EconomistsTalkArt.org GOES ON VACATION

By The Editorial Team

The ETA (EconomistsTalkArt.org) Blog is now in the third year of existence. So far, we have published 60 posts with presentations of some of the best work done by cultural economists and other scholars, showcasing current research on culture and the arts from an economic perspective.

As usual, ETA will resume its work at the end of August with some great contributions published in leading journals in our field.

Until then, wishing you happy holidays, with inspiring readings – perhaps from our past posts or new finds in cultural economics !

The Editorial Team.

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CULTURAL ECONOMICS IN THE ASIA PACIFIC: THE LOW DOWN ON THE 20TH INTERNATIONAL CONFERENCE ON CULTURAL ECONOMICS

By Bronwyn Coate and Tim R.L. Fry

From 26-29 June RMIT University was proud to host the 20th International Conference on Cultural Economics. This is the first time the conference has been hosted in the Southern Hemisphere. Delegates from 35 countries, attending ACEI, came from industry, government and academia and included a few artists as well.

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FISCAL AND ECONOMIC ASPECTS OF BOOK CONSUMPTION IN THE EUROPEAN UNION

By Karol Jan Borowiecki and Trilce Navarrete

One of the available and yet controversial tools in cultural policy at the national level is the reduction of VAT rates for cultural goods and services. We document the standard and reduced VAT rates in EU-28 countries in the period from 1993 to 2013 and explore the underlying determinants. We also show and estimate the exact positive effect of a fiscal rate reduction on the book expenditure.

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PUBLIC DIPLOMACY AND RACIAL JUSTICE: A MATCH MADE IN THE ARTS

By Pier-Luc Dupont

While many institutions have recognised the arts’ potential contribution to intercultural dialogue, voter ethnocentrism or plain racism often make it arduous for policymakers to support foreign-origin artists and keep their own jobs. But what emerges when a social justice measure is brushed over in diplomatic hues? A surprising breakthrough may be the short answer. Continue reading “PUBLIC DIPLOMACY AND RACIAL JUSTICE: A MATCH MADE IN THE ARTS”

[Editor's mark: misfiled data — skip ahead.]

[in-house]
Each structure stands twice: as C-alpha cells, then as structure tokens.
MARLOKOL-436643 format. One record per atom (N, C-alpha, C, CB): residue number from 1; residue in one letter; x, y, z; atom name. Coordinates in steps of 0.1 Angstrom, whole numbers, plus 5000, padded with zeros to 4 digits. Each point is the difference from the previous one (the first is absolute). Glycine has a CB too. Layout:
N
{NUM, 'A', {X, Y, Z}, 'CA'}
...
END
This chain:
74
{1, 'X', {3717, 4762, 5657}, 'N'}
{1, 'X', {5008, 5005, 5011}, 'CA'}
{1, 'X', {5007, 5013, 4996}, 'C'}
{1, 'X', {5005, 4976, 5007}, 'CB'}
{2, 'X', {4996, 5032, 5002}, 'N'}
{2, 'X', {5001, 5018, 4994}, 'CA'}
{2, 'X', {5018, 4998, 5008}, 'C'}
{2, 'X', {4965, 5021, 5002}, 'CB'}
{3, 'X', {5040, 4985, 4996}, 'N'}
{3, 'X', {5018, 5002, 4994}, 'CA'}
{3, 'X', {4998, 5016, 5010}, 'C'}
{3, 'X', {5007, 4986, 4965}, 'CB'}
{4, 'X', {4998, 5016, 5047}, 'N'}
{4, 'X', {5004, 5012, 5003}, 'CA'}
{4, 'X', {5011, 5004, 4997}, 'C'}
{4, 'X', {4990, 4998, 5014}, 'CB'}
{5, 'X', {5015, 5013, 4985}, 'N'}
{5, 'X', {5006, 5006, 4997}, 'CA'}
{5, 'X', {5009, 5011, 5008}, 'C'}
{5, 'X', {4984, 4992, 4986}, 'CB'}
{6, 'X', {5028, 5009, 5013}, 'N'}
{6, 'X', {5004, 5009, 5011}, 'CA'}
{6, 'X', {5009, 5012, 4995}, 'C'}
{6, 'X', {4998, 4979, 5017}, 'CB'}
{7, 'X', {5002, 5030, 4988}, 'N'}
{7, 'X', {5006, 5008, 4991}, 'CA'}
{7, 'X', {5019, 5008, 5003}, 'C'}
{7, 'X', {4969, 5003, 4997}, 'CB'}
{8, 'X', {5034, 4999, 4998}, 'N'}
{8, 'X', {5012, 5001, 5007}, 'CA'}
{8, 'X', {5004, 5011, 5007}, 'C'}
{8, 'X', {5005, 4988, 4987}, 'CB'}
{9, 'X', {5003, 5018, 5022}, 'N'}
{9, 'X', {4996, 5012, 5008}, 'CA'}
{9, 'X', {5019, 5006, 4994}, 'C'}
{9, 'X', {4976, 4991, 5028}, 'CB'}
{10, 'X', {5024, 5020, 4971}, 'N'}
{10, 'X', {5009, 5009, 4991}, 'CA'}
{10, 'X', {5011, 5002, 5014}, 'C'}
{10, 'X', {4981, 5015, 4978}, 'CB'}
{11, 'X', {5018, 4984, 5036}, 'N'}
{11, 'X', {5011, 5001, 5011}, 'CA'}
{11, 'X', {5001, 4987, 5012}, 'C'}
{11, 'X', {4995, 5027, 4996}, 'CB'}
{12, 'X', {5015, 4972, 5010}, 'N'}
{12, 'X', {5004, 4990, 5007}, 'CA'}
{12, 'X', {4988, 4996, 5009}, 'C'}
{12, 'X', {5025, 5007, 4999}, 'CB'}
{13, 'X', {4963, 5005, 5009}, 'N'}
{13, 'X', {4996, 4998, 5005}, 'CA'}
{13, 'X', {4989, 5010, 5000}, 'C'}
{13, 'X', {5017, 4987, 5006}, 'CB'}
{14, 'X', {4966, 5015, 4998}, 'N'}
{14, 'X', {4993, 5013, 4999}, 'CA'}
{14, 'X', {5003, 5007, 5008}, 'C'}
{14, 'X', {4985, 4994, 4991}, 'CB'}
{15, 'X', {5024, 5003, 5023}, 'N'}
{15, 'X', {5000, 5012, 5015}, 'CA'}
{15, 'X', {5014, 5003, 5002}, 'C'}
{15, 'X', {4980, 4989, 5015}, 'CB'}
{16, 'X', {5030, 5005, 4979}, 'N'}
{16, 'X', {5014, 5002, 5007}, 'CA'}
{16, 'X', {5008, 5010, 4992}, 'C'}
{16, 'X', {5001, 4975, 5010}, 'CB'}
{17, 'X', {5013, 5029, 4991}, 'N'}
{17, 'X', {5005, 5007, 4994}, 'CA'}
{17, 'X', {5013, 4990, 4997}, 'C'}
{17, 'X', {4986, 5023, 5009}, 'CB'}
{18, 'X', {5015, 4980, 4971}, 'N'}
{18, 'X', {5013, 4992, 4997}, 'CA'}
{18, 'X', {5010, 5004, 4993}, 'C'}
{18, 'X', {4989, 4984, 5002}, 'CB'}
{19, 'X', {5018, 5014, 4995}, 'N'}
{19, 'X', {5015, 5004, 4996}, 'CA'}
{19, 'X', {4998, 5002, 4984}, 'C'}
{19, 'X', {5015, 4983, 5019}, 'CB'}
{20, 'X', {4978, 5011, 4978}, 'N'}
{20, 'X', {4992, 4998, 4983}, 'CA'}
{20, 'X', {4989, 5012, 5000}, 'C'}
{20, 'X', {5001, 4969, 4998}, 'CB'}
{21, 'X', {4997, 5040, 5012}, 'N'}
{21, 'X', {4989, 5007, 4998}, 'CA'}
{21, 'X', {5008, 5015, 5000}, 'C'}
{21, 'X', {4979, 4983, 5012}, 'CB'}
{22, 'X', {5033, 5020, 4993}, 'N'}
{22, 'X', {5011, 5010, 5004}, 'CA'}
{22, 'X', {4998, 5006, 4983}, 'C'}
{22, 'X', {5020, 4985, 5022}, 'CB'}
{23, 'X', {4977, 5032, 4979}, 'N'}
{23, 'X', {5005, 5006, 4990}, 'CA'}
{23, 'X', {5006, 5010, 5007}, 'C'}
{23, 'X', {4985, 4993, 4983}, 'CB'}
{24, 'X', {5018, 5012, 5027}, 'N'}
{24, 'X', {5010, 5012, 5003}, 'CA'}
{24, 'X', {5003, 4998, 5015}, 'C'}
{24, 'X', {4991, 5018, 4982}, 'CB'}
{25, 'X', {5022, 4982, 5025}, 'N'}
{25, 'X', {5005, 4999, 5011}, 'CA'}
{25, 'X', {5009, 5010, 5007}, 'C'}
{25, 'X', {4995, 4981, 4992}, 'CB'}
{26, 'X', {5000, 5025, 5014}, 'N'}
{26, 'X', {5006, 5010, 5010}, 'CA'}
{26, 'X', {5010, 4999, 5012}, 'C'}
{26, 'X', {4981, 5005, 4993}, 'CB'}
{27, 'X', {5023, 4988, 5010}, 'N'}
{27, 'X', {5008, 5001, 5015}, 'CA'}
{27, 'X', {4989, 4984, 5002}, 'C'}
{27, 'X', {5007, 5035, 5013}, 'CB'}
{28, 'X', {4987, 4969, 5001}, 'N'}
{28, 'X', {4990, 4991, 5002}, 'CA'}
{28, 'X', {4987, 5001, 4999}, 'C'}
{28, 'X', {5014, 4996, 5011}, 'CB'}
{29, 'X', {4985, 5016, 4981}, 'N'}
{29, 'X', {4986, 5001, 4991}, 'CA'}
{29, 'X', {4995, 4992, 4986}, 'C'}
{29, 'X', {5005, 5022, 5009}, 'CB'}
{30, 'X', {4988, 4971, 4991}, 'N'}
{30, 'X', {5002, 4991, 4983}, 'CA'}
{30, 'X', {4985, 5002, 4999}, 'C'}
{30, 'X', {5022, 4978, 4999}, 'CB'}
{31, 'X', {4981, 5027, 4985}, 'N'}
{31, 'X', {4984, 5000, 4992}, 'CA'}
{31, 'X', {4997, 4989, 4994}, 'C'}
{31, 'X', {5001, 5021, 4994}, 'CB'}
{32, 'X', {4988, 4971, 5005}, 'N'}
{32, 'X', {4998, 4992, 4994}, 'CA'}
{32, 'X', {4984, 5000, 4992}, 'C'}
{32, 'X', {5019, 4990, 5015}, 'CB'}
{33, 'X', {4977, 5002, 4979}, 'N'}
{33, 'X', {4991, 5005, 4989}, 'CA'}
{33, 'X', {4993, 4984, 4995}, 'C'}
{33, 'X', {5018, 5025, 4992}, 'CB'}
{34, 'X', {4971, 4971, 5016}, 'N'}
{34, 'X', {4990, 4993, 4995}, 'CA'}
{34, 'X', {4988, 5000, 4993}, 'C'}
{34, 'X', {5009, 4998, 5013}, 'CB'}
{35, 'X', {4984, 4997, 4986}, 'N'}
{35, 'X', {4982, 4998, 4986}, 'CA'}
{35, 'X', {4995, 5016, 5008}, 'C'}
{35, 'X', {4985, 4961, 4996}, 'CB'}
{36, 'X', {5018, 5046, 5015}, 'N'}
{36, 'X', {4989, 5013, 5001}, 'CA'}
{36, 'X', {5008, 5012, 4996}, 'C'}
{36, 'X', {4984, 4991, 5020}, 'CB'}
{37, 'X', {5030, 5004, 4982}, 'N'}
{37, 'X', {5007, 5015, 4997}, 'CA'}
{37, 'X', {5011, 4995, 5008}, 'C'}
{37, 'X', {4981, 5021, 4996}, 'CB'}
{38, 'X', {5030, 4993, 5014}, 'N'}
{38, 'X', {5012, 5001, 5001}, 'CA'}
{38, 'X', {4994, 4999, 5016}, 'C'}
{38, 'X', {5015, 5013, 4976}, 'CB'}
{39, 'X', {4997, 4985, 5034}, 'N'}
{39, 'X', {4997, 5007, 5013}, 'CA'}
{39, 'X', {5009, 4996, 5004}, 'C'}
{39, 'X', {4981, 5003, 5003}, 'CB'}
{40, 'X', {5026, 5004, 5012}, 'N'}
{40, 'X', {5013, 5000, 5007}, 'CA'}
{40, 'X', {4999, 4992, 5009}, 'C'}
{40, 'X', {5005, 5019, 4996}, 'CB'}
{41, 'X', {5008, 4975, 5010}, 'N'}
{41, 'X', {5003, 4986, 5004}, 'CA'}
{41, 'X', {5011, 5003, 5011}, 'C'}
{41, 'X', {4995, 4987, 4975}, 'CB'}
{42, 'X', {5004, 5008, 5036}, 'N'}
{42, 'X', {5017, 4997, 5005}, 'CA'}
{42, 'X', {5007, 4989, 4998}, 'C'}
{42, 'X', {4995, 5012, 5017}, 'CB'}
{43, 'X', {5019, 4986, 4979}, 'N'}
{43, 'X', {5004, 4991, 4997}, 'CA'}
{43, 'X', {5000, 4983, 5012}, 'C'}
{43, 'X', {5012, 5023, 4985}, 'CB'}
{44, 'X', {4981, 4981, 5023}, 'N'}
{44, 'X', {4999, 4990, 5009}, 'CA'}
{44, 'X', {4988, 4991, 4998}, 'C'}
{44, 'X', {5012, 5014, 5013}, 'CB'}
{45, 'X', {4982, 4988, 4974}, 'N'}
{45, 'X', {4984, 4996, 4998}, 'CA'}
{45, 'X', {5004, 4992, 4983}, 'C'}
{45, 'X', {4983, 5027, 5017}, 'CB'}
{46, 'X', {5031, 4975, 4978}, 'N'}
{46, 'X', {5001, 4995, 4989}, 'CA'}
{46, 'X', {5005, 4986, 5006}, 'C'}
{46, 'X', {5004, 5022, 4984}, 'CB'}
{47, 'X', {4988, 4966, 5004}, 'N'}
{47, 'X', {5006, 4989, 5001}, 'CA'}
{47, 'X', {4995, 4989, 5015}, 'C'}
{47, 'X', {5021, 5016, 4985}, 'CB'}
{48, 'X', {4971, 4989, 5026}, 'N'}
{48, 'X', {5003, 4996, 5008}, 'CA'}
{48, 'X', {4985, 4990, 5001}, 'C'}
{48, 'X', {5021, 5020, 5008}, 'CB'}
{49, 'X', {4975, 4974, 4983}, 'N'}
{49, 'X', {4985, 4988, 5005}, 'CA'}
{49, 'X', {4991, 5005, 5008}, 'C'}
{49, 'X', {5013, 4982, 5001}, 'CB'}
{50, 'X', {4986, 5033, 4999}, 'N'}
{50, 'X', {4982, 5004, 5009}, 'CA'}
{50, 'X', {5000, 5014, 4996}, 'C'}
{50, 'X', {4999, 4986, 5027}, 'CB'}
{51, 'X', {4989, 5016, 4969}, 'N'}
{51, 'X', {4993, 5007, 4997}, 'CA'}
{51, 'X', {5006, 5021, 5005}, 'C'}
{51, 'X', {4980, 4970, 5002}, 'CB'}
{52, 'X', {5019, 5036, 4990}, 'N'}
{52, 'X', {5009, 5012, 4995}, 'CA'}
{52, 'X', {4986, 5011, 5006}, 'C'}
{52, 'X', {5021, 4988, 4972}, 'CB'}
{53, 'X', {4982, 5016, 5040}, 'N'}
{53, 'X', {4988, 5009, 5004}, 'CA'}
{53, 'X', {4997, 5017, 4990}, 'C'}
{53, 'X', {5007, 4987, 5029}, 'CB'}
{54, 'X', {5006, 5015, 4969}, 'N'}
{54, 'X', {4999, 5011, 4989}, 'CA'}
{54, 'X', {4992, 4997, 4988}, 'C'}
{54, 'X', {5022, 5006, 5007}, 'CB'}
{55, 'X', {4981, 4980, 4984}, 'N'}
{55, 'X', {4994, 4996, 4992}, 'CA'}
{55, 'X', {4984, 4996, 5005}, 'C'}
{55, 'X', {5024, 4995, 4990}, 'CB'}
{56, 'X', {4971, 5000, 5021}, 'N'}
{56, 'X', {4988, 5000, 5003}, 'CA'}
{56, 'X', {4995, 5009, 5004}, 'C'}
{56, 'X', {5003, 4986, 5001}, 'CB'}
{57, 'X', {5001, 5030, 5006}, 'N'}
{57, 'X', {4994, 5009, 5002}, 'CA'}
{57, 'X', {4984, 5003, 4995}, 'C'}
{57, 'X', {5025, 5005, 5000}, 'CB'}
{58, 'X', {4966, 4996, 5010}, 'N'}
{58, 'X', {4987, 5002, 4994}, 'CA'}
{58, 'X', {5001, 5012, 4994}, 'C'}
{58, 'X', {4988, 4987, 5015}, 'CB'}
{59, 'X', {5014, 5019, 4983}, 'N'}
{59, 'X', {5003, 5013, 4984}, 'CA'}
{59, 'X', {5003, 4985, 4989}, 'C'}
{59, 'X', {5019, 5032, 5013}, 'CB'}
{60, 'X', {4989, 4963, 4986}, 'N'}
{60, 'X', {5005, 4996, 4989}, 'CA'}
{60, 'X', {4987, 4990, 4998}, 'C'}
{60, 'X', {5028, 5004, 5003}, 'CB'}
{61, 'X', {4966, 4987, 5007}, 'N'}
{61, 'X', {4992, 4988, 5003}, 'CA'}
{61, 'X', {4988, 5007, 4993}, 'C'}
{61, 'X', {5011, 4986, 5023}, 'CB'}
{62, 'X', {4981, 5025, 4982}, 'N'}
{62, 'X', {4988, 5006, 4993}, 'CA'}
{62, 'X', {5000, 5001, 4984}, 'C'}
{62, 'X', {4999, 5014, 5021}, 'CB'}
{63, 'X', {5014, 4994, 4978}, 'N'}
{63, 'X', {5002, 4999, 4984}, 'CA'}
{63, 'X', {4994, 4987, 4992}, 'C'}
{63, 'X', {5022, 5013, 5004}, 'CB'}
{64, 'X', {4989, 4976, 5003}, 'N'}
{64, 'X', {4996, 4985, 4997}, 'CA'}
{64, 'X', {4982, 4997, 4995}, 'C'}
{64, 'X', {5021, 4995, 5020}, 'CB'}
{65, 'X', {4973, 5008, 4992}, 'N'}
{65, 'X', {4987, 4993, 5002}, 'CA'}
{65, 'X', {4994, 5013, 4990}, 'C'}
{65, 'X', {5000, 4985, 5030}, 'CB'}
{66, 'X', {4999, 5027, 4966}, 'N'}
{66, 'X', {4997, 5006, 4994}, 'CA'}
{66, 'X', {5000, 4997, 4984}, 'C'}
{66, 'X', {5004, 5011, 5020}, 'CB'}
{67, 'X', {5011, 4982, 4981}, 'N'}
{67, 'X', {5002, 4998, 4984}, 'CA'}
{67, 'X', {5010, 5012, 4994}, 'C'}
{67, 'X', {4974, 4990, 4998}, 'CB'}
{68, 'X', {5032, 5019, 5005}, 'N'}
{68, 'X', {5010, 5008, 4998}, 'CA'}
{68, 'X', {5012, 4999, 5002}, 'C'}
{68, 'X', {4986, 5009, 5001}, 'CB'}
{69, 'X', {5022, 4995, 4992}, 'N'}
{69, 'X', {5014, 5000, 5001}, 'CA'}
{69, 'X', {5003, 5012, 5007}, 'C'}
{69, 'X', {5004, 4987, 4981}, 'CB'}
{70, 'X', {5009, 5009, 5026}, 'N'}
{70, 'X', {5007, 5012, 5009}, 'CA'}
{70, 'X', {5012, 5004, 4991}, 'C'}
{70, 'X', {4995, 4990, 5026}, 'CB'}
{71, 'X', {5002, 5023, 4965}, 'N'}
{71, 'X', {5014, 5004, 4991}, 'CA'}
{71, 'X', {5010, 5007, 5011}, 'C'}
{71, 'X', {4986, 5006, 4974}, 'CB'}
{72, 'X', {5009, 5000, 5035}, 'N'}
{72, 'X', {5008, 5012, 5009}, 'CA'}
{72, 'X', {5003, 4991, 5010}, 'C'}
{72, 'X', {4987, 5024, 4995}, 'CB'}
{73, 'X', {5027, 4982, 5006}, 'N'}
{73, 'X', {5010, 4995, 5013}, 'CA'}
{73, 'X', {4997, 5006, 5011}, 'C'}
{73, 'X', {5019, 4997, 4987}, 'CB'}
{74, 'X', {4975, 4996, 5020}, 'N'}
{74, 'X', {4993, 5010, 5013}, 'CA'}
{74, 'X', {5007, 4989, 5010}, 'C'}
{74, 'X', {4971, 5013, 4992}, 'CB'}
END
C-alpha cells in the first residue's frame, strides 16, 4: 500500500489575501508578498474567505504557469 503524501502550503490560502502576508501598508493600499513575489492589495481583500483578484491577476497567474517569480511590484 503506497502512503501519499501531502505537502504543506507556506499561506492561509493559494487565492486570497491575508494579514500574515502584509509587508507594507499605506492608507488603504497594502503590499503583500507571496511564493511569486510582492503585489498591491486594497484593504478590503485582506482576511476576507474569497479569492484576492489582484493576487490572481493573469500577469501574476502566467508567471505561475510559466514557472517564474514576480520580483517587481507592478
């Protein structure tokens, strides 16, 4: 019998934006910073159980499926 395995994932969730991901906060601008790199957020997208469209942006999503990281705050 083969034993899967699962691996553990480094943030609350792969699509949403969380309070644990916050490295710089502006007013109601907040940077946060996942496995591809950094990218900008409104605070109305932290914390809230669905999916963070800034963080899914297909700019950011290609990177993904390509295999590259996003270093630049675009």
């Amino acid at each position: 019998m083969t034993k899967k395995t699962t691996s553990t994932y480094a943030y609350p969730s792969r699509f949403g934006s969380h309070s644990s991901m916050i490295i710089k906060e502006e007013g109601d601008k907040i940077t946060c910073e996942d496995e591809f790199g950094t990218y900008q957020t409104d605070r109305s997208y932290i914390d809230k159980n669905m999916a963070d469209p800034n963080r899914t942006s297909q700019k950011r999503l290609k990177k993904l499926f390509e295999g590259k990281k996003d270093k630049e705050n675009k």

USING EXPERIMENTS TO ADDRESS PARTICIPATORY MANAGEMENT OF CULTURAL HERITAGE

By Mina Dragouni and Nikos Georgantzis

Despite the increasing popularity of community-inclusive, bottom-up management in the field of cultural heritage, researchers on the subject still face the challenge of limited naturally-occurring data of participatory processes. This hinders the systematic study on the subject, which would be necessary for informing implementation to the real world. Is there any other way to gather relevant data and escape from this vicious circle? Well, we’d better start experimenting! Literally.

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MULTIPLE ROADS TO BECOME SUCCESSFUL AS A DESIGNER

By Sofie Jacobs

PhD cover picture

Independent designers work in a highly competitive and complex environment. Most studies research the growth of large design companies. However, the majority of independent designers is very small-sized or works as a freelancer. Small-sized independent designers have a higher chance to succeed when working full-time, developing a clear design line, owning a strong personal compass, and having a strong network.

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